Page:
Please enjoy this short time lapse demonstration of painting a tree in alcohol ink on Yupo paper.
I was excited to view the alcohol ink paintings at a local art show, but was disappointed to find that the painting that had won an award was not entirely original. I studied that video years ago myself and have seen that recognizable scene reproduced countless times online. I have also seen others teaching the very same techniques and composition based on that image! Looking further, there were also a couple of copies done from my own step by step tutorials. I was saddened, because I thought my students knew better. At least I have tried to educate people on the difference between the right and wrong way to go about these things.
When you follow an example from a class or tutorial, look at the piece as a learning exercise, rather than your own art. Please DO share it and give credit to the teacher wherever possible, (ie: "After Sandy Sandy, date"). Online, a link to the artist and where more information can be found should be included. It should also be written on the back of the physical copy as well. This helps the teacher's sales and directs others to the tutorial or resource. It is not morally or legally correct to physically show or sell this as your own work, unless the copyright owner gives you specific permission to do so.
A technique or an idea can't be copyrighted, however if an artist makes her living teaching the technique, it would be very nice to give credit to them. This is kind and thoughtful, but not legally required. Study the technique and follow along with the project. Just don't enter the tutorial painting in art shows, reteach someone's same lesson, sell it or claim it as your own.
Once the technique has been practiced and grasped, your own idiosyncrasies will emerge. If the work is a derivative of someone else's creative work, yet has changed or evolved over time and is unrecognizable, you then hold the copyright and have the legal right to determine who uses it and how.
Bottom line - Follow along with tutorials as practice. Learn the techniques and perfect them, but give credit where it is due. Practice, practice, then practice some more. Throw in your own unique twists. Share your new ideas and discoveries. Make the art your own. Using, sharing or teaching the same technique learned in a class or tutorial by another person is okay as long as you change the subject matter, vary the approach and use your own design, examples or projects. Simply reproducing, re-painting or re-teaching someone else's work is not acceptable.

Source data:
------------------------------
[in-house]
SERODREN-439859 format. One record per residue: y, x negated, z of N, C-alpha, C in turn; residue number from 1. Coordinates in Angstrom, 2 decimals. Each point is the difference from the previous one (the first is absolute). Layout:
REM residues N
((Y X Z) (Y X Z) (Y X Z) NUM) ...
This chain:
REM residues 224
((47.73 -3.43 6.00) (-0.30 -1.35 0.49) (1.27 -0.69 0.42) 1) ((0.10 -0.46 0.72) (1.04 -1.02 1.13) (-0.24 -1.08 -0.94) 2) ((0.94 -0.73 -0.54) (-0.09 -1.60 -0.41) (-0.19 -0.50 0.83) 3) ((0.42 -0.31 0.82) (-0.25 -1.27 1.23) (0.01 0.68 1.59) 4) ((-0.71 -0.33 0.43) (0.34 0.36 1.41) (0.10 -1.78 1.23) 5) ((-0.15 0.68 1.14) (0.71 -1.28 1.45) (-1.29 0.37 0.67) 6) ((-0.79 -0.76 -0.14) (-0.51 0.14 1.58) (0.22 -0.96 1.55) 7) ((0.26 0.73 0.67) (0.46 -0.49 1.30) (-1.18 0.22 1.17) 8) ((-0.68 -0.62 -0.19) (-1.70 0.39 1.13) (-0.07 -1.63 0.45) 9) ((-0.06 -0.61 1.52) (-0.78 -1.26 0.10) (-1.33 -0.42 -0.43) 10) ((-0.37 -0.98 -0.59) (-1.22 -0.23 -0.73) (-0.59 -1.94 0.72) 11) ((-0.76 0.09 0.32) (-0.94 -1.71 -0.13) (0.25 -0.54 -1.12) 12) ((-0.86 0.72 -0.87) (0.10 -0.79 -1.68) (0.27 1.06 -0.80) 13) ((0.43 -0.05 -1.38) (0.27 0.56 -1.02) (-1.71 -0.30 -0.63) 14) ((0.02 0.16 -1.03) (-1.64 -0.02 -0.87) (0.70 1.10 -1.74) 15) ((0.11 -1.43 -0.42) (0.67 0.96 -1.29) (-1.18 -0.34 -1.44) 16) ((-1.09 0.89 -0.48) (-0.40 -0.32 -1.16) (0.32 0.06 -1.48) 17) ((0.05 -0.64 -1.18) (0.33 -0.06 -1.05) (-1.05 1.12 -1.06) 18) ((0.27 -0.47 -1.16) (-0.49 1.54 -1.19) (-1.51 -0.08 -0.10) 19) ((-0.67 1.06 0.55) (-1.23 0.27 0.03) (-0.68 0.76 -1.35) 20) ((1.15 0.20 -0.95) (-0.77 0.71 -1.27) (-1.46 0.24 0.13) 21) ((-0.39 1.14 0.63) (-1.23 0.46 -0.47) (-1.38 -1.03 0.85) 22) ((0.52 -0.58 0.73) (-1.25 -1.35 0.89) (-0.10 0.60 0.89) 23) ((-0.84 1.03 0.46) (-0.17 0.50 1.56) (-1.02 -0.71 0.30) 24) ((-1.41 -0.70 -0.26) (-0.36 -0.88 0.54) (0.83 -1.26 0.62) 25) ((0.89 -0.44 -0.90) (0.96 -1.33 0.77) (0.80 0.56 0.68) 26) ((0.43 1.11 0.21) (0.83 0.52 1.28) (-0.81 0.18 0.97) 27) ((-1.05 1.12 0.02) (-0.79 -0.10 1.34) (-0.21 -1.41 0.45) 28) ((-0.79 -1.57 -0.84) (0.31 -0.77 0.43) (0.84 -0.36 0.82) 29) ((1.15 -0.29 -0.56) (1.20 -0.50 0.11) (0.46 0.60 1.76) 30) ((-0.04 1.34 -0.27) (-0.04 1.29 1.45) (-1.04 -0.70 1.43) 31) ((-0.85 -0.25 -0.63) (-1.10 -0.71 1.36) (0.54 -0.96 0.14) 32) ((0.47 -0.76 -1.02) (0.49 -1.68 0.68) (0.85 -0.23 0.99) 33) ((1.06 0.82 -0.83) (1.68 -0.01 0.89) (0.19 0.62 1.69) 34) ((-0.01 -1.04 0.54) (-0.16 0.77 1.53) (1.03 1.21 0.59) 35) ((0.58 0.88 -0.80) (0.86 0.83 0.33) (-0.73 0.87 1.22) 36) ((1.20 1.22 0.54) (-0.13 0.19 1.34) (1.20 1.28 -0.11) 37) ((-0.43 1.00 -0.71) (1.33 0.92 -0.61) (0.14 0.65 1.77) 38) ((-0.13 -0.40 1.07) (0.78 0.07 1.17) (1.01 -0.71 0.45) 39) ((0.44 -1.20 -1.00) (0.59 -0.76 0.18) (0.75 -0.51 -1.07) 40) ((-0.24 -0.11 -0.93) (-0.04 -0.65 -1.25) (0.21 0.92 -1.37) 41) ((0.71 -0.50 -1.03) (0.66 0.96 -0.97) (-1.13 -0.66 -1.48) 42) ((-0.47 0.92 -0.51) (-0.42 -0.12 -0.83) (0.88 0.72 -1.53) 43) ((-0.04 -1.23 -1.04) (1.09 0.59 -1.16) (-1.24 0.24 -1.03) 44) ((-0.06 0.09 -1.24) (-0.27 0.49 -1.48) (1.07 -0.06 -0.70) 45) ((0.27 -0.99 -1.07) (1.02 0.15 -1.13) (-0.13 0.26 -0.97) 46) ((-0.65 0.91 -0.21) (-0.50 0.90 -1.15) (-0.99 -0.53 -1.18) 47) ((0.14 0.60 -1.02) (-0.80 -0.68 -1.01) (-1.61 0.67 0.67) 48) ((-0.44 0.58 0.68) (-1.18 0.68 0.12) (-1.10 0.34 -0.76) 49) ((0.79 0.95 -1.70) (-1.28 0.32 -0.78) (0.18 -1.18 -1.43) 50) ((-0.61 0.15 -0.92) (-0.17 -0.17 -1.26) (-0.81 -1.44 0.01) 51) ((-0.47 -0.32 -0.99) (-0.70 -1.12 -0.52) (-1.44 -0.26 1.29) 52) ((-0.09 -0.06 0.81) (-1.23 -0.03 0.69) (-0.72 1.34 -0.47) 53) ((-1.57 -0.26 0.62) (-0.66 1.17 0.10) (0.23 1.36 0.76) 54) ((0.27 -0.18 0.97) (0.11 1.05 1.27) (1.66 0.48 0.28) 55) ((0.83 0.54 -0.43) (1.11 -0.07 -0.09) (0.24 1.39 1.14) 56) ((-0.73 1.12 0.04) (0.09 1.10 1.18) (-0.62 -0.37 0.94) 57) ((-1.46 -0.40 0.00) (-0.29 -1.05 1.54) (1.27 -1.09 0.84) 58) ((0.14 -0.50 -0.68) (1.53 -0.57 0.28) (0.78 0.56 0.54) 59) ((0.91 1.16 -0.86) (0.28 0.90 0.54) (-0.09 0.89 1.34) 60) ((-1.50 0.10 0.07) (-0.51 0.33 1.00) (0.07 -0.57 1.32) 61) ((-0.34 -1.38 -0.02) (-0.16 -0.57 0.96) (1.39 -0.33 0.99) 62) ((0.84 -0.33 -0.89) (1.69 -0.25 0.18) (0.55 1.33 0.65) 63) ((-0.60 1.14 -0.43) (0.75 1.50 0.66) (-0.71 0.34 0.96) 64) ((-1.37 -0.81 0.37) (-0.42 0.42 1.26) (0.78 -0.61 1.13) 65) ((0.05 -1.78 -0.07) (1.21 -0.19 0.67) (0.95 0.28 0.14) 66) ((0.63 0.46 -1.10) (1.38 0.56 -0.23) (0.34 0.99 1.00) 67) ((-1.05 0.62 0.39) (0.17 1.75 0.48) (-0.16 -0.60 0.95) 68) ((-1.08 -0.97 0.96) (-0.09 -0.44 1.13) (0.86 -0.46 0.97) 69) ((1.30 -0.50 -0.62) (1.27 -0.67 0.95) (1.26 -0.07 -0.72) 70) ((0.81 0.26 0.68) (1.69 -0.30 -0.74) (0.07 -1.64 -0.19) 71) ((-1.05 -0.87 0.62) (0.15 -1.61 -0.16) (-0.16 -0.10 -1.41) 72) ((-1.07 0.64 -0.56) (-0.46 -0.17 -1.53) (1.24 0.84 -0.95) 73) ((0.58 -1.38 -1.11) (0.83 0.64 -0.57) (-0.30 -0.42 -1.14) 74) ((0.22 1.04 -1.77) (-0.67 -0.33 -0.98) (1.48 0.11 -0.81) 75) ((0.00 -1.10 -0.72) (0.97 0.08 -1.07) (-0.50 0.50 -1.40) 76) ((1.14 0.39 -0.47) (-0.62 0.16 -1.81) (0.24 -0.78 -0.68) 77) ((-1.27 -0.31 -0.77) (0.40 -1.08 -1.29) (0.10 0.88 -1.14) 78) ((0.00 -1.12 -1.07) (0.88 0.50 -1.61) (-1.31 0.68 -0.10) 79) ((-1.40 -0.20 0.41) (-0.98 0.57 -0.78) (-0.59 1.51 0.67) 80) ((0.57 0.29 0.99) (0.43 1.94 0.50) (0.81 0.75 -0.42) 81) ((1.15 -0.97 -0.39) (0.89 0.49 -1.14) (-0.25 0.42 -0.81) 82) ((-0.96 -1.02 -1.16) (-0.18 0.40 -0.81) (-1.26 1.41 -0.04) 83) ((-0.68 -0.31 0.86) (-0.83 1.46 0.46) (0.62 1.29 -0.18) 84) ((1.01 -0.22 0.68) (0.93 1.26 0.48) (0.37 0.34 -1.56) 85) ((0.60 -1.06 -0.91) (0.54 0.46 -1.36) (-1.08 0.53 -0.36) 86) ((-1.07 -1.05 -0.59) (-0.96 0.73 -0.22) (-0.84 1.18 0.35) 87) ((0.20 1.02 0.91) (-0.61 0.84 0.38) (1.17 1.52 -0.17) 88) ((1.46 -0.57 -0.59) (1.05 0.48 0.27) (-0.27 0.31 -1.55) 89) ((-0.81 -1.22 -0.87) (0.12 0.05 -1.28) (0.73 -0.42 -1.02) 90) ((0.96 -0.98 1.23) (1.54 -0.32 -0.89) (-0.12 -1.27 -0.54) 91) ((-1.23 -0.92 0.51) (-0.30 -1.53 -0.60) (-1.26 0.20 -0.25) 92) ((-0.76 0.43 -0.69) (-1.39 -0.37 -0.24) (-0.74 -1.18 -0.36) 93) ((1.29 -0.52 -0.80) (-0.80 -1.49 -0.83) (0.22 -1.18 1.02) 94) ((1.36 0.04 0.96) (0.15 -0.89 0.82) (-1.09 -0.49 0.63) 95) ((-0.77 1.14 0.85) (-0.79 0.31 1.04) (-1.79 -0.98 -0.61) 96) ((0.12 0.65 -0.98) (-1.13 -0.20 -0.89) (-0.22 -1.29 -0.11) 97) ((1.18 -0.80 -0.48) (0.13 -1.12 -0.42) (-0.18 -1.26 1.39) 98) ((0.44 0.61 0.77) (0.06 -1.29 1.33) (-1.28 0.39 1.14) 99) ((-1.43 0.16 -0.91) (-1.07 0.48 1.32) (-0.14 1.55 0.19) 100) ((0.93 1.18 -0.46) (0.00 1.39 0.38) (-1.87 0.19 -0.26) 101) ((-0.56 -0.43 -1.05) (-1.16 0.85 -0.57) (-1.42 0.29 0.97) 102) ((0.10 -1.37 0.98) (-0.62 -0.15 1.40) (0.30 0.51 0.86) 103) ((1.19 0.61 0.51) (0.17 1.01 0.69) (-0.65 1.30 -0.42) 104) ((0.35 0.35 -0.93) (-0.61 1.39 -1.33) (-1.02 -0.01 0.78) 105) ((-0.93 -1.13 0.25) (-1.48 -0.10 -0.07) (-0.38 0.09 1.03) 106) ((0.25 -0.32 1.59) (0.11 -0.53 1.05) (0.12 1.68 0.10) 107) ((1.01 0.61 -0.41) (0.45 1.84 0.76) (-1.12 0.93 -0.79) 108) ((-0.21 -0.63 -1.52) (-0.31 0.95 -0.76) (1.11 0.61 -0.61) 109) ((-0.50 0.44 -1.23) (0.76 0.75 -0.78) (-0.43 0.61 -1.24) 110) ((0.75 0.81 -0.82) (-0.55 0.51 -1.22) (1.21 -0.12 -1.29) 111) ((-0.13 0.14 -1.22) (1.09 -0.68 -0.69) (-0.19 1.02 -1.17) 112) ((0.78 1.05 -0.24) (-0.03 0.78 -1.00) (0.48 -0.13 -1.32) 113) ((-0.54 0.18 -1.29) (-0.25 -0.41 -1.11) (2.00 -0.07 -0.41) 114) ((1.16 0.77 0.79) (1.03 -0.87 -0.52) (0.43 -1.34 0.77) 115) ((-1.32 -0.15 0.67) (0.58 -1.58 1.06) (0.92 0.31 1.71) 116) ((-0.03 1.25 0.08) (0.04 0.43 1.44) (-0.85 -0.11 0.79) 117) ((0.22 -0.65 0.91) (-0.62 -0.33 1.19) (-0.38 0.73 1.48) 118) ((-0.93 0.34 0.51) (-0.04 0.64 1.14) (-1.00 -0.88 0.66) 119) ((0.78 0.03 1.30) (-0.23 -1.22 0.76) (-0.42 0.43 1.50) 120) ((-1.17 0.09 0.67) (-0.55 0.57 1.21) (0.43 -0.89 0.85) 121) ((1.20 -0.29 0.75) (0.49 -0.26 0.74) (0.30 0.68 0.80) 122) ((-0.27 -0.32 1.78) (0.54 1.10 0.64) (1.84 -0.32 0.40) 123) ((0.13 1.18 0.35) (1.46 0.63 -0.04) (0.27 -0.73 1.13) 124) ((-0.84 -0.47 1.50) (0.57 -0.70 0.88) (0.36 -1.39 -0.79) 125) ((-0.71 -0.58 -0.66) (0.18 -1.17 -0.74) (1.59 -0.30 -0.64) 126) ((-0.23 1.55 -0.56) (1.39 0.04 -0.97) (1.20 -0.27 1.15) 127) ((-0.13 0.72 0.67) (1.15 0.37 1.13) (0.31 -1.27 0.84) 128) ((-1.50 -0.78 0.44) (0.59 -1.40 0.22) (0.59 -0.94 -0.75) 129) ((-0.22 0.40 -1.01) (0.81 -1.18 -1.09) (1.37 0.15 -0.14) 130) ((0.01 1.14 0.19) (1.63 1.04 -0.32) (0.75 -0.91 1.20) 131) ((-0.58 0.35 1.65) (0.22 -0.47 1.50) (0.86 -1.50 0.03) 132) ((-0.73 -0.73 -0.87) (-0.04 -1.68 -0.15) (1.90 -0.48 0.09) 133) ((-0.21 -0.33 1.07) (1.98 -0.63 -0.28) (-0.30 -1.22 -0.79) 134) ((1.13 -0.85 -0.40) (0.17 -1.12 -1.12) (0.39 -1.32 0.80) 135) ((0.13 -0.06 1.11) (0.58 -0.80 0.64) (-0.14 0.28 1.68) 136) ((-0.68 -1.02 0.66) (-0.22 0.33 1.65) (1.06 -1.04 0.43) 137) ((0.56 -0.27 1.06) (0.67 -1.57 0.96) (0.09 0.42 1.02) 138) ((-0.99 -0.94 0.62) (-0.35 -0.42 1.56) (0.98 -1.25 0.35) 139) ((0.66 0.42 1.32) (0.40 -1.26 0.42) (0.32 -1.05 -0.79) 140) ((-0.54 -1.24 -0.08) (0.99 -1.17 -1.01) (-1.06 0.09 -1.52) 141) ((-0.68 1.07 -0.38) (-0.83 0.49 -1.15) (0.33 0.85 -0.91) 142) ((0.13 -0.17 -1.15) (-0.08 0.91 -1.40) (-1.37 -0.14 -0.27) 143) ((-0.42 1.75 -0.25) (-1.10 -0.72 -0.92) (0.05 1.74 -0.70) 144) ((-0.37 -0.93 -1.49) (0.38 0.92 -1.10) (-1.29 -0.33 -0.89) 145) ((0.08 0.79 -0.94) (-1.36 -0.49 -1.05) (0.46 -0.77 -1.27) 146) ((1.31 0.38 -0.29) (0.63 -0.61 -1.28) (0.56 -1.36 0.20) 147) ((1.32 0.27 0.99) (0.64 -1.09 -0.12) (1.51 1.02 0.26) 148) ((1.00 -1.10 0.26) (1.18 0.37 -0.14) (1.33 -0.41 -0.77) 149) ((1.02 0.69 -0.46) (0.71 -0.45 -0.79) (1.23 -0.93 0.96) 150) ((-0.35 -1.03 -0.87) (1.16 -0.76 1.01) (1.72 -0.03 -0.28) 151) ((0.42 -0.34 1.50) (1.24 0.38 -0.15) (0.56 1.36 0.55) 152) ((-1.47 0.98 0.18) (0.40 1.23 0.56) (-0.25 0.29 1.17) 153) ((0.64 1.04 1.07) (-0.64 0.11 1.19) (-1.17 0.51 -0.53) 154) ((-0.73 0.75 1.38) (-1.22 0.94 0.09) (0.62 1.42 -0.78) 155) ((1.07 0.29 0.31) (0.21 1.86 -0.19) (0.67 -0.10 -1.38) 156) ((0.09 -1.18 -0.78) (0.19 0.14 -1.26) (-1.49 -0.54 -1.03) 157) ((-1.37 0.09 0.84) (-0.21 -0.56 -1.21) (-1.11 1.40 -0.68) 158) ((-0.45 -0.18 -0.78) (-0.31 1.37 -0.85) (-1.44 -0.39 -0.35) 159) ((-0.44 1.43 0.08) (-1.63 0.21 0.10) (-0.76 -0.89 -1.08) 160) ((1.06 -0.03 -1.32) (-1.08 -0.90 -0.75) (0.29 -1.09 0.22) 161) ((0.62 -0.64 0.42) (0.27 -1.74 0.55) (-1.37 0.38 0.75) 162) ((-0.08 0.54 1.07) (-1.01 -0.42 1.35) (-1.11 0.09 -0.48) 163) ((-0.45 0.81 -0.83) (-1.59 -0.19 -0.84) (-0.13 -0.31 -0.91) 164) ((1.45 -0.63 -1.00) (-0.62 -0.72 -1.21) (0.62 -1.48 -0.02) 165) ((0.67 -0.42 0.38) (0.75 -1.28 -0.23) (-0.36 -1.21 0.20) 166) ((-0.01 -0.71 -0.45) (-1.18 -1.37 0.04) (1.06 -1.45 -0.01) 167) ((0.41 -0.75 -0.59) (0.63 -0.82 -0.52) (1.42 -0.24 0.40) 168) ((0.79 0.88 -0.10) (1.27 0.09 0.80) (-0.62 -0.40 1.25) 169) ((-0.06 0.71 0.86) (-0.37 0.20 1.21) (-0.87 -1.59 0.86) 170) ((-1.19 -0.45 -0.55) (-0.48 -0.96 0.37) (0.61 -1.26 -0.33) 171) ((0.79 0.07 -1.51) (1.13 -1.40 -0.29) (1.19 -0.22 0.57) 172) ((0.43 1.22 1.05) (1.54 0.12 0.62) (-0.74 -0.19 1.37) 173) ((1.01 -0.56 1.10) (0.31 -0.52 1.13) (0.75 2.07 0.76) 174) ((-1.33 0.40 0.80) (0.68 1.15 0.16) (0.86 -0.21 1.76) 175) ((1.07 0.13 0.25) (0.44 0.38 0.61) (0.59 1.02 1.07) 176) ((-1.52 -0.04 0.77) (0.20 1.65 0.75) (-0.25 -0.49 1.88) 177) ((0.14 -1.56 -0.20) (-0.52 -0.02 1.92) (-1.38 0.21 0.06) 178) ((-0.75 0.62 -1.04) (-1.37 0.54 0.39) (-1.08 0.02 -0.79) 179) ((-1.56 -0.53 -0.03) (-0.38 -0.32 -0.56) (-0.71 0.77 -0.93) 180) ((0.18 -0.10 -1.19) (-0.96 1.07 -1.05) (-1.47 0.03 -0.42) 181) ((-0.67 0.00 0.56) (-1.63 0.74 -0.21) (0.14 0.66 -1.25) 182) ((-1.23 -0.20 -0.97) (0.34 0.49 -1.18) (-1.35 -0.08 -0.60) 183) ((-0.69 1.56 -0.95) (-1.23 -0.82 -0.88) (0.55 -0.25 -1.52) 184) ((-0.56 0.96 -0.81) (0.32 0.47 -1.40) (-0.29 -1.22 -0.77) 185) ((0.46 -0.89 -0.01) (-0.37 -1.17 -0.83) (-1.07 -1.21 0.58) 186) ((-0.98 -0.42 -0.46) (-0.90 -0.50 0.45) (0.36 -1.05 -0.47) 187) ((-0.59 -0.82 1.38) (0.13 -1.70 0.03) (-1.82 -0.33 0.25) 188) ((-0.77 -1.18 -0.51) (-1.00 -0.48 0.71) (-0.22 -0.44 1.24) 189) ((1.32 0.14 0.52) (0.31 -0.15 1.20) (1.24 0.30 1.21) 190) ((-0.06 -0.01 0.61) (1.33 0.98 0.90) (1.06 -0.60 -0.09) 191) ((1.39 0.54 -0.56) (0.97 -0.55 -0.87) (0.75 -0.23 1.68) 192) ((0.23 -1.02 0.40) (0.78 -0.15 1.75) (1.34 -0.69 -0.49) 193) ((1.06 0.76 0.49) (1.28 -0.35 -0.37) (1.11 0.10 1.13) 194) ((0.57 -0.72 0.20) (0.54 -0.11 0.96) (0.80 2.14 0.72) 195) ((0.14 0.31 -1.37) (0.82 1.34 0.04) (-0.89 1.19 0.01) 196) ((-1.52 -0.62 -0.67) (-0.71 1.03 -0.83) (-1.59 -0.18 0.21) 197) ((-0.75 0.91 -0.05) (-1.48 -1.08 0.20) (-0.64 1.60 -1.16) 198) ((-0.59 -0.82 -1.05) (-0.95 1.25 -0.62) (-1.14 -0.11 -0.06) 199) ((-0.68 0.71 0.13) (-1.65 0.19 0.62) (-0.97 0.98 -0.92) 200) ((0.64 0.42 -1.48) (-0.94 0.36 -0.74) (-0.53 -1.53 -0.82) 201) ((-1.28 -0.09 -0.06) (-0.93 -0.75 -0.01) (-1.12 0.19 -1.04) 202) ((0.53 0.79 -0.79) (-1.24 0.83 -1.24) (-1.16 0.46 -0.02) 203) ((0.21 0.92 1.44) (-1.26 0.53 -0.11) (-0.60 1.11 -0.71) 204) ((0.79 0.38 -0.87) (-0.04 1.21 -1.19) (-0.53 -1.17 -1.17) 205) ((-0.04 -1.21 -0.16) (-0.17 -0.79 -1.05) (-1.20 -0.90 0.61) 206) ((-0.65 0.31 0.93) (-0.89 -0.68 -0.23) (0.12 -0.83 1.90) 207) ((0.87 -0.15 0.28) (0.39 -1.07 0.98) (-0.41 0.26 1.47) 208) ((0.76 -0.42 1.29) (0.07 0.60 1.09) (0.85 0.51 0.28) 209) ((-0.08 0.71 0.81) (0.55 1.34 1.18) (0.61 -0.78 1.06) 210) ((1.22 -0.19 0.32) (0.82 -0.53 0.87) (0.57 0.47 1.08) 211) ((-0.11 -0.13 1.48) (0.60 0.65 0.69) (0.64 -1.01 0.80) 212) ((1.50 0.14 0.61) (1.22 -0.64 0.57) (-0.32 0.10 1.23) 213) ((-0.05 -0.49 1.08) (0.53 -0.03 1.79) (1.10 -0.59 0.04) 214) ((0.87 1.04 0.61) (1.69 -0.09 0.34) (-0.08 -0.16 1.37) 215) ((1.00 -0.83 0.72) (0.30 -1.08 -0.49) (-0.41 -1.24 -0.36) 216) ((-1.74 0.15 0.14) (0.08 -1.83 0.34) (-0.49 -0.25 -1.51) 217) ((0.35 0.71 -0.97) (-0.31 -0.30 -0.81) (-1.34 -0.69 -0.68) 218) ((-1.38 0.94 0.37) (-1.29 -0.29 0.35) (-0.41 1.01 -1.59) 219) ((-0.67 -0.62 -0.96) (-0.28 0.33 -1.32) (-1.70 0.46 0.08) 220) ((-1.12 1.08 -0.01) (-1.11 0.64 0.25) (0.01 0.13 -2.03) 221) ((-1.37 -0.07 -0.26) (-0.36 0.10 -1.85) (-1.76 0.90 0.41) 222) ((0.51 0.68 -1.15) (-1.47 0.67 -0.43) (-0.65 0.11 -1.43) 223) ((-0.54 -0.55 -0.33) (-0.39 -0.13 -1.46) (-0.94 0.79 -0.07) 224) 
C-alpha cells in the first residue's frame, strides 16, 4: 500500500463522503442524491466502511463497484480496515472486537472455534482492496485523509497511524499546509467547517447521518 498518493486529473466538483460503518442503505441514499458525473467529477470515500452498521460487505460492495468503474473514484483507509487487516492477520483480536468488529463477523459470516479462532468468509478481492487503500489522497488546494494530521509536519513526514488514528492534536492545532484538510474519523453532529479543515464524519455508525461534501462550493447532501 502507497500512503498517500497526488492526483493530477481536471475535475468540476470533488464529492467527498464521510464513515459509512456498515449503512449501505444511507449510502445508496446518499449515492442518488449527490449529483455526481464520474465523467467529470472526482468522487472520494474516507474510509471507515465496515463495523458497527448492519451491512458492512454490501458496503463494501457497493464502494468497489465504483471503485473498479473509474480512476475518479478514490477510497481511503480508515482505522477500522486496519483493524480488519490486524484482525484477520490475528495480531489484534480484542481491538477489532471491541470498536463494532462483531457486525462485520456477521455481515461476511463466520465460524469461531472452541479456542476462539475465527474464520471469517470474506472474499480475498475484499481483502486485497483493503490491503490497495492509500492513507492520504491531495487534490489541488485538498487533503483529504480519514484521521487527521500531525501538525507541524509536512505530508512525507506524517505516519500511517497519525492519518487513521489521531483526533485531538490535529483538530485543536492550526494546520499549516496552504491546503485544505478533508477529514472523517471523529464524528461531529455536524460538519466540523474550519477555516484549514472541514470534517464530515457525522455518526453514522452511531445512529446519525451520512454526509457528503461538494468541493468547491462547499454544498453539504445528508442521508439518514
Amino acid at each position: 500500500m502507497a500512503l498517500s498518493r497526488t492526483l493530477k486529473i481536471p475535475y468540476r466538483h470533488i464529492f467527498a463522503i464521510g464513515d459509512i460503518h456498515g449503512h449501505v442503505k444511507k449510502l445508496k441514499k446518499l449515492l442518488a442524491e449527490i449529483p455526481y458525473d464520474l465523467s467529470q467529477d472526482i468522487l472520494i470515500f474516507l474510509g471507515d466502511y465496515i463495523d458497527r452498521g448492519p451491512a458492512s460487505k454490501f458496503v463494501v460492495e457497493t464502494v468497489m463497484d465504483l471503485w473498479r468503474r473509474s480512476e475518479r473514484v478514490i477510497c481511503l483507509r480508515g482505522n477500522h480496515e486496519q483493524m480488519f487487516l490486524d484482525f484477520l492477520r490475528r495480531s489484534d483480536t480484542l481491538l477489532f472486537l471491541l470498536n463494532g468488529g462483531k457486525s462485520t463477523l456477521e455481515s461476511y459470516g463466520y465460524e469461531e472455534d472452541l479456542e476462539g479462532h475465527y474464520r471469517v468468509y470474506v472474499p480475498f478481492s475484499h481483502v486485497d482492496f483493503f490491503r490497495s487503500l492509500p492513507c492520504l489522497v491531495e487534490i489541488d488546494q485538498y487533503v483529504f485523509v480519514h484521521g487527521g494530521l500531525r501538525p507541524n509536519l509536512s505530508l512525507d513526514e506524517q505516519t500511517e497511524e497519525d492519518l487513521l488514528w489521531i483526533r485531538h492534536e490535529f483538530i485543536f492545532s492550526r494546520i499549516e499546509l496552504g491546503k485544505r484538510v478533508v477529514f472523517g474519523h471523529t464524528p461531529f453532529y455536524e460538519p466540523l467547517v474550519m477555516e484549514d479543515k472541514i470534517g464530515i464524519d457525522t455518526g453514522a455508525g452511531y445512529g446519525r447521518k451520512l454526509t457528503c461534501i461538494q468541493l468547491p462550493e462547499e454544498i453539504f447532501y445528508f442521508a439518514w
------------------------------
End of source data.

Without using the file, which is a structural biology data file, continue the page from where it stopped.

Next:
Note: It's good to study another artist's work to learn techniques, but copying their work and presenting it as your own is a copyright violation.
A NOTE ABOUT USING PHOTOGRAPHS ... If you are using someone else's photo for reference, make sure it is specified that it is "copyright free, in the public domain with complete use granted". Even if it is on a site like Pixabay, it is kind and good spirituality to give credit and link back to the place you got the image. When posting online, only share photos with a link to the photographer's page, website or portfolio where the image was originally found. When you copy, or even just get inspiration from a really awesome photo, you are literally dipping your brush into someone else's soul. You are seeing life through their eyes and perspective, tapping into their skill and unique point of view. So be grateful for their gift and honor it as you would want someone else to honor your own. This is why I prefer to use (at least) several reference photos for any one piece. Now days, I usually use my own previous work and my imagination for reference and with time and patience, anyone can do the same.
Check Out This Handy Info Graphic
Alcohol Ink on Yupo Paper